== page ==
Man jumps into enclosure after staff refuse to rescue helpless drowning ape

July 6, 2017 6:28 pm Last Updated: December 30, 2017 2:31 pm


We’ve all heard the old adage, “No good deed goes unpunished.” Yet, as this story shows, sometimes taking a bold risk to save a life works out just fine. And a good story is still worth telling nearly 30 years later.

In 1990, while visiting Detroit Zoo with his wife and three children, a truck driver named Rick Swope came to the aid of one of the chimpanzees who had fallen into a deep moat that was designed to keep the apes from escaping.

Unlike humans, chimps cannot swim and are normally afraid of water.



Reportedly, the ape, named Jo-Jo, had gotten caught in a fight with another male and was trying to escape another confrontation. As chimps are unable to swim or float, the accidental falling could have easily proven fatal.

It is extremely dangerous to enter a chimp enclosure.

(Animal Planet/screenshot)


Chimpanzees are seven times stronger than humans and fiercely territorial, according to Animal Planet in the video above. Yet Swope, didn’t think twice about his own safety when he saw the ape’s life was at risk.

“Everyone in the whole place was just standing around watching this monkey drown,” said Swope, according to Deseret News. “When he went down the second time I knew I had to do something.”

Although he was warned against it by an attendant zookeeper, Swope dove into the water to rescue Jo-Jo.

(Animal Planet/screenshot)


Swope managed to drag the 130-pound ape over to the bank and escape the enclosure before anything happened.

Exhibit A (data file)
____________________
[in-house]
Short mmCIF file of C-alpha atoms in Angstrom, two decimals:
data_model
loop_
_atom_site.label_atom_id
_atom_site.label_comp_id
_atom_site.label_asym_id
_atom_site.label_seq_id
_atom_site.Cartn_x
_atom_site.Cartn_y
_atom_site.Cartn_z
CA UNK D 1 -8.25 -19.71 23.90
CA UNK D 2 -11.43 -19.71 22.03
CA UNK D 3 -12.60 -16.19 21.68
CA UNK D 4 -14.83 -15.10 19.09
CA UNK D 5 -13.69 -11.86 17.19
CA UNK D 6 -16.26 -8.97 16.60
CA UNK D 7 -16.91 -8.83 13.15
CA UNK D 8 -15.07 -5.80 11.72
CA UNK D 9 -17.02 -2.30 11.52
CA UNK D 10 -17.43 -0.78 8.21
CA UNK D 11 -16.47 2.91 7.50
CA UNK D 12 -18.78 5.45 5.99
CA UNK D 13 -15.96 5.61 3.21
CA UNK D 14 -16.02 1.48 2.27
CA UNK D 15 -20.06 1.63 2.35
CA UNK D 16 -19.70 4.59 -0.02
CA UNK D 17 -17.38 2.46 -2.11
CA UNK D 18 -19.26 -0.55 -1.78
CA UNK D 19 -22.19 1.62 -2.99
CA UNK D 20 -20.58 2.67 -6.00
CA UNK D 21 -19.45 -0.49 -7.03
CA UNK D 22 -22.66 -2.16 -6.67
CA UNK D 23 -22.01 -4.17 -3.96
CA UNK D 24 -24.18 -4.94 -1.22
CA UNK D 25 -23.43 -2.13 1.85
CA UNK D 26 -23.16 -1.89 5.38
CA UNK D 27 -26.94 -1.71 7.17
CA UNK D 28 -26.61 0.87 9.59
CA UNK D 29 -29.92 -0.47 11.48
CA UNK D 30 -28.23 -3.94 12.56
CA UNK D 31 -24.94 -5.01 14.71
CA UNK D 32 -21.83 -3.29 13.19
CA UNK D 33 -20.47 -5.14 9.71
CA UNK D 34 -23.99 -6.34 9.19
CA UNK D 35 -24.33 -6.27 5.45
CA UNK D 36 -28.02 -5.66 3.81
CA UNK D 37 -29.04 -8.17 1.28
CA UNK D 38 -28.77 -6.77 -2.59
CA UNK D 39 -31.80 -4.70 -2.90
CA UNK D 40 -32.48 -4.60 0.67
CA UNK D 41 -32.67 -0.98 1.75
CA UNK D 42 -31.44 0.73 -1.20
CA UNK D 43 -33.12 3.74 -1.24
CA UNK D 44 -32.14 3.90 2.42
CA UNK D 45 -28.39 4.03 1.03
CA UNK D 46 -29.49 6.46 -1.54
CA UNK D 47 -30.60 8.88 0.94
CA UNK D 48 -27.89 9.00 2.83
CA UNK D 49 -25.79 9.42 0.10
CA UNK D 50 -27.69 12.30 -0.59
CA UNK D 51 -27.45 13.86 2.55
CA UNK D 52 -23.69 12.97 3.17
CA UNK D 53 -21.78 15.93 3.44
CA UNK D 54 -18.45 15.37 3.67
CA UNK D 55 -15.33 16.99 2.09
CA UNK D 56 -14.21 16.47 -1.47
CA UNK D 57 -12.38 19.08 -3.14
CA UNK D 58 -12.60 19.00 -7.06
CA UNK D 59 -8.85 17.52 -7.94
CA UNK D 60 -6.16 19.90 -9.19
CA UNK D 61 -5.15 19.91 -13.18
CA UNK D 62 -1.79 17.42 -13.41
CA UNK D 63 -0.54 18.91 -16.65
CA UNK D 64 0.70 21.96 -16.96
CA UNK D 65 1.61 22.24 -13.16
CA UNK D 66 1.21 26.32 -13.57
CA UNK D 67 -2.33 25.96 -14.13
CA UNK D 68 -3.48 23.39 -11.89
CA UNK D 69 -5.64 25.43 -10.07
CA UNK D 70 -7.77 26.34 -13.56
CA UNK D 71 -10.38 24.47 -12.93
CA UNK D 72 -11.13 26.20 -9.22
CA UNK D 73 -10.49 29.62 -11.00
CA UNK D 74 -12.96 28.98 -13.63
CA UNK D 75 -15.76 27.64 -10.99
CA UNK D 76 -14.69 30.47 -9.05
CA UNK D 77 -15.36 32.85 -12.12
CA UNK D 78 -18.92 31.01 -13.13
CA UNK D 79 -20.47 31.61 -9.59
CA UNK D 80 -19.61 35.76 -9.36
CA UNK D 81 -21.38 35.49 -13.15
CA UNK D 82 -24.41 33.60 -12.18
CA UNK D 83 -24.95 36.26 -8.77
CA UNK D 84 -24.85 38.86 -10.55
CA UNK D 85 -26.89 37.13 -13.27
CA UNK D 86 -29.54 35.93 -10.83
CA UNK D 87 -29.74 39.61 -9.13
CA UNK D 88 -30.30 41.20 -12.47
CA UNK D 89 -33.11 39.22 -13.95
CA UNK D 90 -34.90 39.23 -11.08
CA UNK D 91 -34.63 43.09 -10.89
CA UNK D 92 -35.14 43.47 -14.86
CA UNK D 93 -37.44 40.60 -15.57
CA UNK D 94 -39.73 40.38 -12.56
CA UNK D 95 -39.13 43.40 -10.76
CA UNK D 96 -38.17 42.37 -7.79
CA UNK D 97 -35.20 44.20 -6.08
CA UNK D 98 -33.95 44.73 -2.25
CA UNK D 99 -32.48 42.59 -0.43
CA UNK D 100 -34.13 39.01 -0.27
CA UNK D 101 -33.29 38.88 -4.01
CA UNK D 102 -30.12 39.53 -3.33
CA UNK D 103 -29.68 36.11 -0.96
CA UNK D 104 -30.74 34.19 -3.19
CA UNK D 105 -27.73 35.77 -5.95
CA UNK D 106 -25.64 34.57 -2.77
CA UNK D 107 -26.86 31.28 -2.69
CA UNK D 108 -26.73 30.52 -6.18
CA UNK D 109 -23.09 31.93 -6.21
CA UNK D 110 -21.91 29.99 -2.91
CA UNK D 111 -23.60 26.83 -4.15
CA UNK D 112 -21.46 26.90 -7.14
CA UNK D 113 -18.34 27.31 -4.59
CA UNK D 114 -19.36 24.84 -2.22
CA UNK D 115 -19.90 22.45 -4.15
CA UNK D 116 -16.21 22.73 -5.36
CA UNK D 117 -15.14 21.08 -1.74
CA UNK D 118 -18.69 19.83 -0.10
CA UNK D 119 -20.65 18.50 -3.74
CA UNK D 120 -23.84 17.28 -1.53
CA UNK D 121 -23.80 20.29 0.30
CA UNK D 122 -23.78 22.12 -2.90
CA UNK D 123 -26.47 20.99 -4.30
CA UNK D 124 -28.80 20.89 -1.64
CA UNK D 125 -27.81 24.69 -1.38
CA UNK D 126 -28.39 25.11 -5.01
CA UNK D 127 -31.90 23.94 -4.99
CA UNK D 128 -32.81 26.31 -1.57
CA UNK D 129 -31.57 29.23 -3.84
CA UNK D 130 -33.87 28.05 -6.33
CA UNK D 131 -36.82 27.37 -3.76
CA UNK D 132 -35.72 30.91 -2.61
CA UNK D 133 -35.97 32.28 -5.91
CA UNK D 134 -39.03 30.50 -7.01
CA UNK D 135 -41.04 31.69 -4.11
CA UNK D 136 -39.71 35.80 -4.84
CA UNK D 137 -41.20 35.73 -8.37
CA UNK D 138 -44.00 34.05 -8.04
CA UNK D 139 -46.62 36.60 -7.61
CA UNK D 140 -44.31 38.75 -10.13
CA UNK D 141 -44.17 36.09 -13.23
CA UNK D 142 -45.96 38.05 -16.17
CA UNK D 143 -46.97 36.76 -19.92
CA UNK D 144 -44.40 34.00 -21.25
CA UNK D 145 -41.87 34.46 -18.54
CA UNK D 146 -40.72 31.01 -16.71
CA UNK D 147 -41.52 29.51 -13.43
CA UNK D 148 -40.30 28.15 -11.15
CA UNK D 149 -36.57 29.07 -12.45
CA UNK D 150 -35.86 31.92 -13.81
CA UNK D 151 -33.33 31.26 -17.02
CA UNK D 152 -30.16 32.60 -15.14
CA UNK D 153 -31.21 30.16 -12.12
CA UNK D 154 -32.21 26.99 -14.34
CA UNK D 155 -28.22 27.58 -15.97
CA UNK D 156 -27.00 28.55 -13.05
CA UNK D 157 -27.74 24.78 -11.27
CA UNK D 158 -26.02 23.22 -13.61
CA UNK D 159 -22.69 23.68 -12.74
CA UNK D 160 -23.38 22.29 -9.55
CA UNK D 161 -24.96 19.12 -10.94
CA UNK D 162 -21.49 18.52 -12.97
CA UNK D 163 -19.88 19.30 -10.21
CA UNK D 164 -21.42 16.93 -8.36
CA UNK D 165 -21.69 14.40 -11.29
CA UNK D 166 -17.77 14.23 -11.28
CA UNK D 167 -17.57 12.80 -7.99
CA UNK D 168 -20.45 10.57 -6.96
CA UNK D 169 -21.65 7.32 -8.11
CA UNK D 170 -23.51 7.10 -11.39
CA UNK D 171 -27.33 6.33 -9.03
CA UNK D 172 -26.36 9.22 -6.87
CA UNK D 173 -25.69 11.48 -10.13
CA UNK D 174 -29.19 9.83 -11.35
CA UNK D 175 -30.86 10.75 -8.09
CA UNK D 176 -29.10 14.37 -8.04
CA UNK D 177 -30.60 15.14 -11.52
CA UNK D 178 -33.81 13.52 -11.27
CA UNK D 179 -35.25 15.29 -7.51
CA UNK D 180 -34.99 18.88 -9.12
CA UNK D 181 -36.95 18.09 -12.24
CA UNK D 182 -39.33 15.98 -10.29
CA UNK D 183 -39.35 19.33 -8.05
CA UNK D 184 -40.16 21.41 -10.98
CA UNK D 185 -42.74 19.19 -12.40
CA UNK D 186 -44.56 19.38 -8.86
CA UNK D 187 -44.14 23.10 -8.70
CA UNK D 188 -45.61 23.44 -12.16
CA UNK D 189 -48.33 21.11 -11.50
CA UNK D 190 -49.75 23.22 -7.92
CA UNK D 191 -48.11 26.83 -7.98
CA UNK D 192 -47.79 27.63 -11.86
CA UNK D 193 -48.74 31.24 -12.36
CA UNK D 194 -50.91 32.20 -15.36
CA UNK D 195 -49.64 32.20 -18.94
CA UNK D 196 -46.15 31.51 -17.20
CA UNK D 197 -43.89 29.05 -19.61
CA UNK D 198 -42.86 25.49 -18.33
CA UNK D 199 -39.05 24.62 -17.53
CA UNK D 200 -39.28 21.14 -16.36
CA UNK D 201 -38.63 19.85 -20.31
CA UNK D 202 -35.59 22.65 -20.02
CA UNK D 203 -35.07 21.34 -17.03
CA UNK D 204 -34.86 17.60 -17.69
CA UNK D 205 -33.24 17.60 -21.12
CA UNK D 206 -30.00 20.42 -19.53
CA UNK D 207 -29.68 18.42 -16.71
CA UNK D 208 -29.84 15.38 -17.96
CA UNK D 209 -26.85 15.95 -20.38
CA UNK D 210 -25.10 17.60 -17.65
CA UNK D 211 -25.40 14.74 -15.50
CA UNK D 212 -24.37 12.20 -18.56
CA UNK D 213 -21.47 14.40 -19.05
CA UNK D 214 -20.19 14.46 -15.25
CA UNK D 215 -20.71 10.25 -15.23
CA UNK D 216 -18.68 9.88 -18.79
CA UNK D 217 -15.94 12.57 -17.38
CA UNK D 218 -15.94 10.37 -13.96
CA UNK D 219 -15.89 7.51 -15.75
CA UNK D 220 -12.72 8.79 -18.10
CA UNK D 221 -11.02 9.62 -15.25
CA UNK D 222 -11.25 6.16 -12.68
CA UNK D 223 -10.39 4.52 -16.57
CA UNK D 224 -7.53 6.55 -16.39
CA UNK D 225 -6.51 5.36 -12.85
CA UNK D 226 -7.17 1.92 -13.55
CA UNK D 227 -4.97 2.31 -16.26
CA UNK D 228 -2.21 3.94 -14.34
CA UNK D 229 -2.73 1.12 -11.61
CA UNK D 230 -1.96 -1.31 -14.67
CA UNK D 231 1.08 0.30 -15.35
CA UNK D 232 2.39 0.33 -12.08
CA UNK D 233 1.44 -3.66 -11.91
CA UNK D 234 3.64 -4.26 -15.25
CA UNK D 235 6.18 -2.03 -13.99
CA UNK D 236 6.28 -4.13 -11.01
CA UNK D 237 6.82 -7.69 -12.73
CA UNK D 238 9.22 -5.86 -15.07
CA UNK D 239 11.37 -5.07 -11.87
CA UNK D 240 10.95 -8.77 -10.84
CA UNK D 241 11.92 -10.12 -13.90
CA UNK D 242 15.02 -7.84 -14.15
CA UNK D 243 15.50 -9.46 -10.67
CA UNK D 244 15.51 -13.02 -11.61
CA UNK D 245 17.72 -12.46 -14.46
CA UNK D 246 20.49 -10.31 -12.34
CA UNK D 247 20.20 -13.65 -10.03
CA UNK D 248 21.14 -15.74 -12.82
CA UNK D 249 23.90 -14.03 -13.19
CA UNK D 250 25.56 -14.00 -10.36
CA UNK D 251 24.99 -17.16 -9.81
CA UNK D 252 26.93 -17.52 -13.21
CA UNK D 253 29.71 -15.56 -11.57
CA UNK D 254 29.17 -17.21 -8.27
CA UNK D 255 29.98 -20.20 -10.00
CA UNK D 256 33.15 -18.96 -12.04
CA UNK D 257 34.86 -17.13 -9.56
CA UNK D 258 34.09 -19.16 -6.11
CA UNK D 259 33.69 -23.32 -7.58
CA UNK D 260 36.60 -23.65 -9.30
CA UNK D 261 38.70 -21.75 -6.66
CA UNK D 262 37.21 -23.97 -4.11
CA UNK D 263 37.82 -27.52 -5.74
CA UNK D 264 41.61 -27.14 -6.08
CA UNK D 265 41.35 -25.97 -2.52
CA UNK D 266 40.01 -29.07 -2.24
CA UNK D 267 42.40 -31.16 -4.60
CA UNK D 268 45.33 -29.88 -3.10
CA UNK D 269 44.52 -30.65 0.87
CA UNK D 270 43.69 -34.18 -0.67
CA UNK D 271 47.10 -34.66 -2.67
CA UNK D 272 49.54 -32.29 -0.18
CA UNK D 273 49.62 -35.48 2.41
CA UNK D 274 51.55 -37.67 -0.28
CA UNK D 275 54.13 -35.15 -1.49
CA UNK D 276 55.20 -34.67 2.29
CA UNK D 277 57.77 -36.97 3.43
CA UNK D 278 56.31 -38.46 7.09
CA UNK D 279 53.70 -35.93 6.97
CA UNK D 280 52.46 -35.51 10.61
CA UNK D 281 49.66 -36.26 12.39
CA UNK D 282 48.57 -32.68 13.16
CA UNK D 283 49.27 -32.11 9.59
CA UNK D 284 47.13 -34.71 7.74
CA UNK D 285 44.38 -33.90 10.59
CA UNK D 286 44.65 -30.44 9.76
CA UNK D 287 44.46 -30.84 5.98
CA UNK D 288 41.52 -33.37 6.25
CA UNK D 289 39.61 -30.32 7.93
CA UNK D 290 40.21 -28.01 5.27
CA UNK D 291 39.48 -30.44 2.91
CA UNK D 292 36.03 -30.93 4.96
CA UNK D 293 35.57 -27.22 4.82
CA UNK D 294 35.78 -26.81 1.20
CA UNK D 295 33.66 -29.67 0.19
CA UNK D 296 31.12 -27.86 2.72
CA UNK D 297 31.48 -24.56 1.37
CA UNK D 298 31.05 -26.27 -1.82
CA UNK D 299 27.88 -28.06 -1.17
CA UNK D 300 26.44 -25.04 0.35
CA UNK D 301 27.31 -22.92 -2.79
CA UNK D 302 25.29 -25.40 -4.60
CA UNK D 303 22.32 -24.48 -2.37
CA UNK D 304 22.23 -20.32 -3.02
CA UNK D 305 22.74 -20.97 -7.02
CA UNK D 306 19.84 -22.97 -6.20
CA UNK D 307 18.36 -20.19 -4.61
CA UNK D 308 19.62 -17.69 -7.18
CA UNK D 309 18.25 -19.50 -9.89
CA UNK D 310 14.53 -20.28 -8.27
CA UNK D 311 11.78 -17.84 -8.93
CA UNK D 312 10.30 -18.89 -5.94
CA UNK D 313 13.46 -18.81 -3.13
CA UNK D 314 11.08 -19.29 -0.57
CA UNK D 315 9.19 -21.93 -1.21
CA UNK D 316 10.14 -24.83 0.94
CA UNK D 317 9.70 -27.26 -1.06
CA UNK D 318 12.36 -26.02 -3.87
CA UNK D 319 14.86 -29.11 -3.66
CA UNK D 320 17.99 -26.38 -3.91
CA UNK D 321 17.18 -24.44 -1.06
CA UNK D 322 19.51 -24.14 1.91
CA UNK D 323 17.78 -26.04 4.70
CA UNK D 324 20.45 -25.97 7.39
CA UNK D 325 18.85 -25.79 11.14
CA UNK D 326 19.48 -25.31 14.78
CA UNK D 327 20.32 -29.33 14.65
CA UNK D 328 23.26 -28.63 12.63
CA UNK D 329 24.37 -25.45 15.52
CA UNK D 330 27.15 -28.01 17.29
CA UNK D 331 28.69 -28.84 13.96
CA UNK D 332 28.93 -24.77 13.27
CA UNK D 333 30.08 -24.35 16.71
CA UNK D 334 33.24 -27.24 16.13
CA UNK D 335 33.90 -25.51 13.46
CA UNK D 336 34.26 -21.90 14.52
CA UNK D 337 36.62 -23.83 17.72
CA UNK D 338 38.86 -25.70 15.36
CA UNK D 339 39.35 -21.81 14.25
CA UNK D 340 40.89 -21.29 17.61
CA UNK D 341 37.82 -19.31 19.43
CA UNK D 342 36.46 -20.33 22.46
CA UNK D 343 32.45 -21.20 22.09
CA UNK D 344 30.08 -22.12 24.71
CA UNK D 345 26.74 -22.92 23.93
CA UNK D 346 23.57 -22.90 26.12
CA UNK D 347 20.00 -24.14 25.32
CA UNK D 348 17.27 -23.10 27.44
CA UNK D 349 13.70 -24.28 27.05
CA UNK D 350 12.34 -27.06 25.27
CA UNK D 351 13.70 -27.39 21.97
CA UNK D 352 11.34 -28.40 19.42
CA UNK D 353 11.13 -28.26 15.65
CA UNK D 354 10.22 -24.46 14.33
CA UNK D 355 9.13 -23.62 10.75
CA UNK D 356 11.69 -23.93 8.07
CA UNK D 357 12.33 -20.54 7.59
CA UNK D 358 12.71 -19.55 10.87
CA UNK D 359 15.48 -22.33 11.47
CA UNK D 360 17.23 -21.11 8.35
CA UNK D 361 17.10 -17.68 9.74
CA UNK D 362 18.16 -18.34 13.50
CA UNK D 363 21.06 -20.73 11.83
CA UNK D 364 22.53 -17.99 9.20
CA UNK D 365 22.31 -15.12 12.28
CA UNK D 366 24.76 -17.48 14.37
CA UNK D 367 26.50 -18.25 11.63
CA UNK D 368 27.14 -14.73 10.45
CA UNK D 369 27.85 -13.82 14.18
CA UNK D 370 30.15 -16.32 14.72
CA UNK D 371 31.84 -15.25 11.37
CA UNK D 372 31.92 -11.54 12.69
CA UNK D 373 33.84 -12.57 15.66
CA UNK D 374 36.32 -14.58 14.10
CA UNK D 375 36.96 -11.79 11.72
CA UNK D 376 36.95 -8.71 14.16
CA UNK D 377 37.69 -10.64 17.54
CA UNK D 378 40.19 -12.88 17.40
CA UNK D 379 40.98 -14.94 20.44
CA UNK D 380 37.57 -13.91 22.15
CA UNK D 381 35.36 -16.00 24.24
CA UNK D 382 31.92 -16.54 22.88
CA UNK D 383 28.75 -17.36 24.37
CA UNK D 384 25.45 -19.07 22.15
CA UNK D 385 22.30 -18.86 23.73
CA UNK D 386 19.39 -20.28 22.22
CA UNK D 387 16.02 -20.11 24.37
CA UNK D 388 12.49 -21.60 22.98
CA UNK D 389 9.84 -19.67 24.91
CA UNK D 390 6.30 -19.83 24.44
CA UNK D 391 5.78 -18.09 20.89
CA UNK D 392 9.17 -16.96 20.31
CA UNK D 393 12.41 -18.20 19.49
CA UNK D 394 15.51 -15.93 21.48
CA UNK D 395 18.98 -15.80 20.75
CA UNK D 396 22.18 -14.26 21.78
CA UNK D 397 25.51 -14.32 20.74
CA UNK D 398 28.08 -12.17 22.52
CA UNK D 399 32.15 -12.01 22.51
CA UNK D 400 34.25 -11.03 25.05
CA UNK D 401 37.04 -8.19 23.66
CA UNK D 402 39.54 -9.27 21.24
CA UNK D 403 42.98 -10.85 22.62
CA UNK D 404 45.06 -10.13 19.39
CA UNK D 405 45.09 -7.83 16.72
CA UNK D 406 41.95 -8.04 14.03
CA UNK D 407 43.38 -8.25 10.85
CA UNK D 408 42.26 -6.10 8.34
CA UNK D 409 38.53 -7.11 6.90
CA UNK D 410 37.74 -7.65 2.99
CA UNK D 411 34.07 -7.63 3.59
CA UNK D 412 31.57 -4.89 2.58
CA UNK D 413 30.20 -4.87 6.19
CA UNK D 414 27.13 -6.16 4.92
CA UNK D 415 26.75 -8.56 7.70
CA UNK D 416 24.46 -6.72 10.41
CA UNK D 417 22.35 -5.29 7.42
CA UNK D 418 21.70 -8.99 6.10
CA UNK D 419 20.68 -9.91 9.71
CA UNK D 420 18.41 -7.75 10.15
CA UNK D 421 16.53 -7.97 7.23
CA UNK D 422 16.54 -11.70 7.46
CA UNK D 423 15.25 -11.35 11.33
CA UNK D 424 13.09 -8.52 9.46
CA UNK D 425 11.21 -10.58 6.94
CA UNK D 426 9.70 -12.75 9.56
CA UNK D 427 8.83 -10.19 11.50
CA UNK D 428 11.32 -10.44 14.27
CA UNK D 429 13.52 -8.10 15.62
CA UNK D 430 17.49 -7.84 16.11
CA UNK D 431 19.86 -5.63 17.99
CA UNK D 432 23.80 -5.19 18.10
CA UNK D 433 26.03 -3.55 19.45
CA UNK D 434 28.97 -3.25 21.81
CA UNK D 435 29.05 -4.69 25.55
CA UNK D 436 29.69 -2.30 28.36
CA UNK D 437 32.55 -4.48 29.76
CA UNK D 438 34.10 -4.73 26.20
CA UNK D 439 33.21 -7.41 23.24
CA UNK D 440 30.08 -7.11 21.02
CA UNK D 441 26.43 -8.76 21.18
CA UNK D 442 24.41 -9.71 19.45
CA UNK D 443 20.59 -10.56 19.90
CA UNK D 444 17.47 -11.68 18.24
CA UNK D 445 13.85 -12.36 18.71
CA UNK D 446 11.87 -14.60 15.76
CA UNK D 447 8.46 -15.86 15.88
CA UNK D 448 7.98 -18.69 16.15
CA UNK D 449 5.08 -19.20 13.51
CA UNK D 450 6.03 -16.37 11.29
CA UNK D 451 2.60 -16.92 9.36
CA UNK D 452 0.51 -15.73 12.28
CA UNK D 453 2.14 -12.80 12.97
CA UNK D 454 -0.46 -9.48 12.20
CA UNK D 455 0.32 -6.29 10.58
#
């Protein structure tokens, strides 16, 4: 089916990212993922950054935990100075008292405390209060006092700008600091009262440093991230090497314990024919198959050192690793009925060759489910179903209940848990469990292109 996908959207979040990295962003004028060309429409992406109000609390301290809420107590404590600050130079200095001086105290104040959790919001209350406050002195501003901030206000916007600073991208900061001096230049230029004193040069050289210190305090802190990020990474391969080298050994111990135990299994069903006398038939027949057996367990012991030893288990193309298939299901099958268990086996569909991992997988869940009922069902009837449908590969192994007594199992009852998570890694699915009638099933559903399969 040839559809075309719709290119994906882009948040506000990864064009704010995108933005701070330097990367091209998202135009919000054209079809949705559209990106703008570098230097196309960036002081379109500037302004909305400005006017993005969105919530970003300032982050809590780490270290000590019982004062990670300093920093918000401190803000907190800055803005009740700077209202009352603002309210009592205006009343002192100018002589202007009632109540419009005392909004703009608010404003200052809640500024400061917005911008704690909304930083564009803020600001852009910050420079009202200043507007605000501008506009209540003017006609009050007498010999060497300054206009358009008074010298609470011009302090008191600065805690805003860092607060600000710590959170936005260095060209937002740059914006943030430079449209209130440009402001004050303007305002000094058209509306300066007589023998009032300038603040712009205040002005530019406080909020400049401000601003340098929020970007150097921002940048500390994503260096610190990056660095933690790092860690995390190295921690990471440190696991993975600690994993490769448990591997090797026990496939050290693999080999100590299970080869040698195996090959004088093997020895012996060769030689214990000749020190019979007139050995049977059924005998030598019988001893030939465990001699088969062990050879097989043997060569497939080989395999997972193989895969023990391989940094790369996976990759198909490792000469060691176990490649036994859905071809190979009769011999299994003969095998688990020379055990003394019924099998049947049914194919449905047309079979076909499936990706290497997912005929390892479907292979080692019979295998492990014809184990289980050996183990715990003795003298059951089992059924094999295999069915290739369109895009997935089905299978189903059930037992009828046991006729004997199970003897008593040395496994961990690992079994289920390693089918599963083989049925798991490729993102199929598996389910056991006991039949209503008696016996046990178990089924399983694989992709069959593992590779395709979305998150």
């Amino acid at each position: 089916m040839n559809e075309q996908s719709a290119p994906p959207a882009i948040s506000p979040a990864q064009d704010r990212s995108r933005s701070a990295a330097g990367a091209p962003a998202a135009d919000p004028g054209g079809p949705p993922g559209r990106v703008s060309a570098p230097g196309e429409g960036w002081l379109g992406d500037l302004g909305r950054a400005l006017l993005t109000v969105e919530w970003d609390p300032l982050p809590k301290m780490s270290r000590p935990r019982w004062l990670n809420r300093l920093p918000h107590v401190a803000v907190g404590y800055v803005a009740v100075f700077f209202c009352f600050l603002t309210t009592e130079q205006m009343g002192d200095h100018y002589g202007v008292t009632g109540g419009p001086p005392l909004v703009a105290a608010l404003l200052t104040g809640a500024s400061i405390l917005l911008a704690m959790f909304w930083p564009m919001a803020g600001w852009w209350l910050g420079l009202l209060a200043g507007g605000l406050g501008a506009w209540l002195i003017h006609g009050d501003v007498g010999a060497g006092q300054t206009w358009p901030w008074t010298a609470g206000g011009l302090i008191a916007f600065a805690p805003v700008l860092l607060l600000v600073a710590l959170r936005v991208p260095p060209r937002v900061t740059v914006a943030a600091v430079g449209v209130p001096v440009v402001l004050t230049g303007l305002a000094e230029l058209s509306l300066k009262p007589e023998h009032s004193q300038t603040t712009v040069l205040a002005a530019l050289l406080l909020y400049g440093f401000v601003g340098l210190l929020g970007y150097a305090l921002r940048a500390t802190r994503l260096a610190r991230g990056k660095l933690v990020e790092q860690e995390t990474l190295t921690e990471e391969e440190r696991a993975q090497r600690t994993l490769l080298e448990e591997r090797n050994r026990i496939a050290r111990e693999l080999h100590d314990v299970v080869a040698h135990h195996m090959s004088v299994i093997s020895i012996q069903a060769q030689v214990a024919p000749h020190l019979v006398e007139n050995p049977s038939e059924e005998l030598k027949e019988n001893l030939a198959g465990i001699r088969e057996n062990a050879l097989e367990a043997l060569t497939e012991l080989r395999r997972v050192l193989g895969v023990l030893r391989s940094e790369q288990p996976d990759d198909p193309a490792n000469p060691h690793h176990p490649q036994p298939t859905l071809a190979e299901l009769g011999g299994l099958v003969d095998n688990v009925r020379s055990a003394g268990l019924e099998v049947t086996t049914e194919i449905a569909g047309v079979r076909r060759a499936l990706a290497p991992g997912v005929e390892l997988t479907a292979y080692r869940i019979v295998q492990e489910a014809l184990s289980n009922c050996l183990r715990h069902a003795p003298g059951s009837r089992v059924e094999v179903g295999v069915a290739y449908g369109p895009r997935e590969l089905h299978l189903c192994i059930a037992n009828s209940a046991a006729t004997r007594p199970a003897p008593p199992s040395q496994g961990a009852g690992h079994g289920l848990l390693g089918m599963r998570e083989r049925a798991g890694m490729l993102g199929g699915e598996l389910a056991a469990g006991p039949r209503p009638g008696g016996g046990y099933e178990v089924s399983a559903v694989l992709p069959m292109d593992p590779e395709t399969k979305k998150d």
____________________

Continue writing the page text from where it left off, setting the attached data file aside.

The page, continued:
And Jo-Jo thankfully survived.

“When I finally got him up to the bank, and I could hold him up, he wasn’t moving,” Swope told Animal Planet. “He was lifeless but he was looking at me when I got him turned around so I knew he was alive.”

Not only did the story make national news at the time, Swope notably won the praises of a prominent figure in the study of apes: Jane Goodall!

While appearing at the Woodrow Wilson International Center for Scholars in 2005, Goodall recounted the incident and how her institute’s director had had a conversation with Swope after seeing him on the news.

“He called up Rick Swope and he said, ‘That was a very brave thing you did. You must have known it was dangerous. Everyone was telling you. What made you do it?’ And Rick said, ‘Well, you see, I happened to look into his eyes, and it was like looking into the eyes of a man, and the message was, “Won’t anybody help me?”’”

(Animal Planet/screenshot)


Even today, thanks to the “magic” of videos, we can value Swope’s brave actions to help a life in danger, and that we always have the responsibility to help in general, whether human or animal.